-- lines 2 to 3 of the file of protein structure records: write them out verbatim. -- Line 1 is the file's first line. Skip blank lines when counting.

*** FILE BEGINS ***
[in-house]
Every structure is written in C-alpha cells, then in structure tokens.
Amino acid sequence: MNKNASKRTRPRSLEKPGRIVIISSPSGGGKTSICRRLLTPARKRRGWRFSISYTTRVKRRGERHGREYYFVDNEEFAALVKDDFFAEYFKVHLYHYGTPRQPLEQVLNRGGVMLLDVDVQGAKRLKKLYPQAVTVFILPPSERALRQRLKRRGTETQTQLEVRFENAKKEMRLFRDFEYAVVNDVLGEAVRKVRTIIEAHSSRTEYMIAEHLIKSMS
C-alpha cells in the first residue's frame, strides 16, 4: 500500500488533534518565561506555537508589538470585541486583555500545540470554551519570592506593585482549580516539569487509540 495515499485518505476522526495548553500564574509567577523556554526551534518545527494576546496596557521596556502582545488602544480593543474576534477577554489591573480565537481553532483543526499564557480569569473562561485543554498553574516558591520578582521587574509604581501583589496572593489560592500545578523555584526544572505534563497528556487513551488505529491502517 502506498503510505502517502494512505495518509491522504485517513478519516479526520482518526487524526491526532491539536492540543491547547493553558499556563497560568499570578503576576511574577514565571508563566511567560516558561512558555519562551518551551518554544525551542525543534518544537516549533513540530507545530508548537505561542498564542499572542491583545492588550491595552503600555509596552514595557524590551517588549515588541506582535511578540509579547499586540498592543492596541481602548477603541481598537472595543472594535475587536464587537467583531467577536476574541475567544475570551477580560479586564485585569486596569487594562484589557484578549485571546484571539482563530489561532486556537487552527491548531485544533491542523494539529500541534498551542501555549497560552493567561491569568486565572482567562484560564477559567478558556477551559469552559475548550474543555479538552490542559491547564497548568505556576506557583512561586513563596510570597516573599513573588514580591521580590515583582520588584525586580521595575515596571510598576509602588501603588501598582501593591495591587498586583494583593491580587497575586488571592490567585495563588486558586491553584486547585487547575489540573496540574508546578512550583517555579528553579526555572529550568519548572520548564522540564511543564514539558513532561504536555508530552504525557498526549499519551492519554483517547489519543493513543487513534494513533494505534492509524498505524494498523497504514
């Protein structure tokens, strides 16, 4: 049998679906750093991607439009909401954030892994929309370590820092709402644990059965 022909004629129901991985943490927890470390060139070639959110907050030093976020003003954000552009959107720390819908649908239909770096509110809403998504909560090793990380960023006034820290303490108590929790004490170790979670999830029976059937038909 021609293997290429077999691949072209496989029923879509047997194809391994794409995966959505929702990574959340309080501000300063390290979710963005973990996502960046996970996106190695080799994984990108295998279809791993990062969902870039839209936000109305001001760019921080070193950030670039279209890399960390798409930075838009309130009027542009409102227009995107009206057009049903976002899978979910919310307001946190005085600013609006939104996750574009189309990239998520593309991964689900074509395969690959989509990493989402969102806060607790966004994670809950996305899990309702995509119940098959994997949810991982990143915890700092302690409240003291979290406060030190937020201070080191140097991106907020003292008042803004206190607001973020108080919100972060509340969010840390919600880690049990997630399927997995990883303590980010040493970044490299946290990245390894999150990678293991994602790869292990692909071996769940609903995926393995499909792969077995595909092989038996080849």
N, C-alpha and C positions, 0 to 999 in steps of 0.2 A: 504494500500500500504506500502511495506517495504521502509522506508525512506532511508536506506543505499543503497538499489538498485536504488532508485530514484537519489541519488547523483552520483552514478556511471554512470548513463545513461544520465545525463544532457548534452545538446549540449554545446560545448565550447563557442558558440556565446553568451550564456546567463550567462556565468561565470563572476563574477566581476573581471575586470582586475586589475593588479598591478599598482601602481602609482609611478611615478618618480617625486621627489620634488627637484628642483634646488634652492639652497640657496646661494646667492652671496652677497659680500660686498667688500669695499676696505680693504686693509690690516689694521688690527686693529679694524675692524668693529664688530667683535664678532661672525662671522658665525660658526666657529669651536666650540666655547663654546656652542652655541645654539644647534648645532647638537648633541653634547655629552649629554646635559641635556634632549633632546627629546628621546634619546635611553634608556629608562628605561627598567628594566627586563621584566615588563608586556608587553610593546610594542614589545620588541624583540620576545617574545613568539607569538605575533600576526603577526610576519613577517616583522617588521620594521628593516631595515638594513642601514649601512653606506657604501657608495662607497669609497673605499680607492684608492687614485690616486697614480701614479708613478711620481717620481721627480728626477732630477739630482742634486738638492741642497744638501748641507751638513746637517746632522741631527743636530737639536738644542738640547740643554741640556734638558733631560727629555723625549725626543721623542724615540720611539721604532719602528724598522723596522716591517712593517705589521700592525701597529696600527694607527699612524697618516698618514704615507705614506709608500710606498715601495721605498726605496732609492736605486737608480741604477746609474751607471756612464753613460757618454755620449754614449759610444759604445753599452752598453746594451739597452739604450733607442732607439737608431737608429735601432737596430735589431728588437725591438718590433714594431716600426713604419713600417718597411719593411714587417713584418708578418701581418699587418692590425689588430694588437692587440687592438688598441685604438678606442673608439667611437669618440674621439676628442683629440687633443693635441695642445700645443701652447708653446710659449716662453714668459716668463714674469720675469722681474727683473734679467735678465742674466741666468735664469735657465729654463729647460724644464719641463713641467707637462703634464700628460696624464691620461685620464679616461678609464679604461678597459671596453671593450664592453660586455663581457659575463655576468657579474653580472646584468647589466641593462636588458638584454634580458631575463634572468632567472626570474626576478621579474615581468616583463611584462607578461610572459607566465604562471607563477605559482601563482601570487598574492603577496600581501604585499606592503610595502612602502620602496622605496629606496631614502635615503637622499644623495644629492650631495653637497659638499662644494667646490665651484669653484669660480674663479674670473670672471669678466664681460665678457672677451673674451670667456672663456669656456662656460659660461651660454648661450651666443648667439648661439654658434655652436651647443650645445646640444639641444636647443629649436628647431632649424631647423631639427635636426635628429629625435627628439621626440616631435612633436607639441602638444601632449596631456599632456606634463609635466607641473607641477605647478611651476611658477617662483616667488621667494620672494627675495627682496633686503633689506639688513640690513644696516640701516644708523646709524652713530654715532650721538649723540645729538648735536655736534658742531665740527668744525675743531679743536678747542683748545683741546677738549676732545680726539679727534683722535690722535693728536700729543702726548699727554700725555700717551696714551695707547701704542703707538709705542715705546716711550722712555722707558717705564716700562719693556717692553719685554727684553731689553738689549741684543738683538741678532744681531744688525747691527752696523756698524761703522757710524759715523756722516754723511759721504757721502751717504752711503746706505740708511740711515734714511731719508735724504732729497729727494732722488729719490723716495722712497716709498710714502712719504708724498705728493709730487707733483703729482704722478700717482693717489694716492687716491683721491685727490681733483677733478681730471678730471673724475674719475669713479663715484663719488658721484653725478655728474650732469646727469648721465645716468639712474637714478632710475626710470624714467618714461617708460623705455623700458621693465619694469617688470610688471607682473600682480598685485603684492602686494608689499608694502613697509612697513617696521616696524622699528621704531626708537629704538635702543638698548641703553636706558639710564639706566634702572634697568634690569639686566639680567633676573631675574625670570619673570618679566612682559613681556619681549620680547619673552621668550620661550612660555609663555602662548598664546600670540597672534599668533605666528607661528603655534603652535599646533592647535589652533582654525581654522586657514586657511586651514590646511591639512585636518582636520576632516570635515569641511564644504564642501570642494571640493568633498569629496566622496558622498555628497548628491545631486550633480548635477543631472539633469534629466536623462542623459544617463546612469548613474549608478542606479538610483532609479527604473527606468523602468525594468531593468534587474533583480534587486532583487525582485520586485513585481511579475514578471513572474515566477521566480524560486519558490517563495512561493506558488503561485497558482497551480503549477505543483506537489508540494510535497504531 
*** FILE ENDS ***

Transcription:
Every structure is written in C-alpha cells, then in structure tokens.
Amino acid sequence: MNKNASKRTRPRSLEKPGRIVIISSPSGGGKTSICRRLLTPARKRRGWRFSISYTTRVKRRGERHGREYYFVDNEEFAALVKDDFFAEYFKVHLYHYGTPRQPLEQVLNRGGVMLLDVDVQGAKRLKKLYPQAVTVFILPPSERALRQRLKRRGTETQTQLEVRFENAKKEMRLFRDFEYAVVNDVLGEAVRKVRTIIEAHSSRTEYMIAEHLIKSMS